FTTH Council MENA report:

Assessing potential of infrastructure finance


A recent report produced by FTTH Council MENA highlights the potential for infrastructure finance to fund FTTH investments. The report includes an assessment of different approaches to funding fibre deployments, including National Broadband Networks (NBNs).

Jan Schindler


In the MENA (Middle East and North Africa) region, infrastructure investors already have trillions of dollars invested in airports, roads and real estate. These investors often seek long-term positions (20-30 years) in inherently inflation-proof infrastructures. Infrastructure funds are increasingly interested in investing in fibre. Packaging FTTH projects as infrastructure investments can tap into pools of money available to invest over a long time horizon. The ability to amortise the high capital investment in fibre over many years makes projects that could not be funded by conventional corporate finance viable. Jan Schindler, Chair Market Intelligence/Development Committee FTTH Council MENA, offers some insights:


“Several factors can make investing in FTTH/FTTx attractive. For one thing, Total Cost of Ownership is materially lower than copper or copper upgrade. High reliability can bring 20%-80% network OPEX reduction. Happier customers and fewer calls also save on cost. The sales proposition is an attractive one: simple but powerful (wholesale) products mean much higher productivity and less IT spending, and there’s no longer a treadmill of endless upgrades and new technologies to worry about.”


“Proceeding with caution is wise. An NBN can be a very complex, large, financially risky programme where the payoff is either relatively uncertain, or may only happen indirectly through economic development. The NBN can also present a clear and prescient threat to existing cash flows from rival infrastructure. Creating a bankable NBN project is far from easy but the process forces both short and long-term financing issues to become explicit, particularly those relating to non-economic areas. This, in turn, prompts clarity and therefore stability of government and regulatory policy, of pricing, cross subsidy and so on. All of these factors help improve the effectiveness and efficiency of the NBN in the long term.”


“Significant involvement of private financial institutions creates the possibility for the participation in ownership by established operators. At the same time, it also contains the risk of institutional capture by those same operators.  This may help the NBN generally gain acceptance and guaranteed migration, specifically from those established operators, greatly benefiting the overall NBN initiative.”


“An NBN can increase significant economic impact and benefits. The enhanced value will – over time – result in greater pricing power. Special platforms for subscription increase flexibility and, therefore, the number of users and revenue. However, one key issue in making an NBN a success is ensuring it is future proof. The initial rollout needs to be done once, and it needs to be done right the first time. By opting for fibre and Active Ethernet, the risk of technology becoming obsolete is avoided. A fibre infrastructure will serve the country for the next 30 years. Fibre assets’ long life makes them ideal for infrastructure financing.”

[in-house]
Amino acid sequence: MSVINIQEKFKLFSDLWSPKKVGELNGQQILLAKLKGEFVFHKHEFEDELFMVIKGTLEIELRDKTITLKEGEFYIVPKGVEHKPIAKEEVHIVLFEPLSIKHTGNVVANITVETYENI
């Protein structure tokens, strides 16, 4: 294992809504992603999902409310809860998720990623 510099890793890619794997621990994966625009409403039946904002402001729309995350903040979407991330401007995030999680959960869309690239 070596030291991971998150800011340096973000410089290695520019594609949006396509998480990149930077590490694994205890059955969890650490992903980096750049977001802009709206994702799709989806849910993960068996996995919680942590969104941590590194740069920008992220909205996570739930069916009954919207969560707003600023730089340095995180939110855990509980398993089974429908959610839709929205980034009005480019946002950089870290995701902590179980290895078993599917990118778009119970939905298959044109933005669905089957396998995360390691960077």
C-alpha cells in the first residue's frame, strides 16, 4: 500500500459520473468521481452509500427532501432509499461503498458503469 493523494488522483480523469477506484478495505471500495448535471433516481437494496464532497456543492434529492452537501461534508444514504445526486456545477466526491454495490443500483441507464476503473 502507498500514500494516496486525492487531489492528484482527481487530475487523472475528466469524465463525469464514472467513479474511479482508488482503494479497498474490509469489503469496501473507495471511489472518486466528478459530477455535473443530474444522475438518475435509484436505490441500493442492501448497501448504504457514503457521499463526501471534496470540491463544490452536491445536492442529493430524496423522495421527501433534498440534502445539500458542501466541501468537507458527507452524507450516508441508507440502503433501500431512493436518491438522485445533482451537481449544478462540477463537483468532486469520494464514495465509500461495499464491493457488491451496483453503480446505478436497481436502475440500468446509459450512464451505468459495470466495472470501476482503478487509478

NBN financing models: example 1 – Government only

A Ministry of Finance grants funding or provides a non-recourse long-term loan to the NBN company. A loan made at a low interest rate and repayable over 20 years is ideally suited to a fibre NBN. Such Finance Ministry loans are common in the cash-rich Gulf States. The downside is that an NBN relying completely on government finance will not face the same degree of financial discipline that private sector banks or investors would impose. Also, policies may change with governments, so such funding may not be stable in reality.

NBN financing models: example 2  – Mixed, such as a Public Private partnership (PPP)

Part of the project is funded by the government and part by the private sector.  This can be done simply as a joint venture on equal terms but more usually the government takes the high-risk elements of project, which gives enough comfort for the private banks to lend money over a long period of time. In theory, PPPs bring private sector incentives and efficiencies to public sector projects, but in reality this is not always the case.  Particularly for innovative or unusual PPPs the allocation of risk may end up mainly on the public sector with private investors largely protected from delays, overruns or revenue shortfalls.

NBN financing models: example 3 – Privately financed

The most direct form of private finance for a fibre network is corporate finance provided to the incumbent or a well-established mobile operator.

NBN financing models: example 4 – Project finance

An alternative approach uses project finance work to fund a particular project, rather than an overall company. This approach requires a comprehensive set of long-term enforceable contractual arrangements to be in place on both the supply side and the demand side (for example an anchor tenancy agreement with the incumbent). The regulator will also probably need to provide waivers regarding future regulation, to some extent. Such deals are very difficult to put together and we are not aware of any for FTTH so far - although the idea is gaining currency in different parts of the world.

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© Copyright Prysmian Group.

All rights reserved.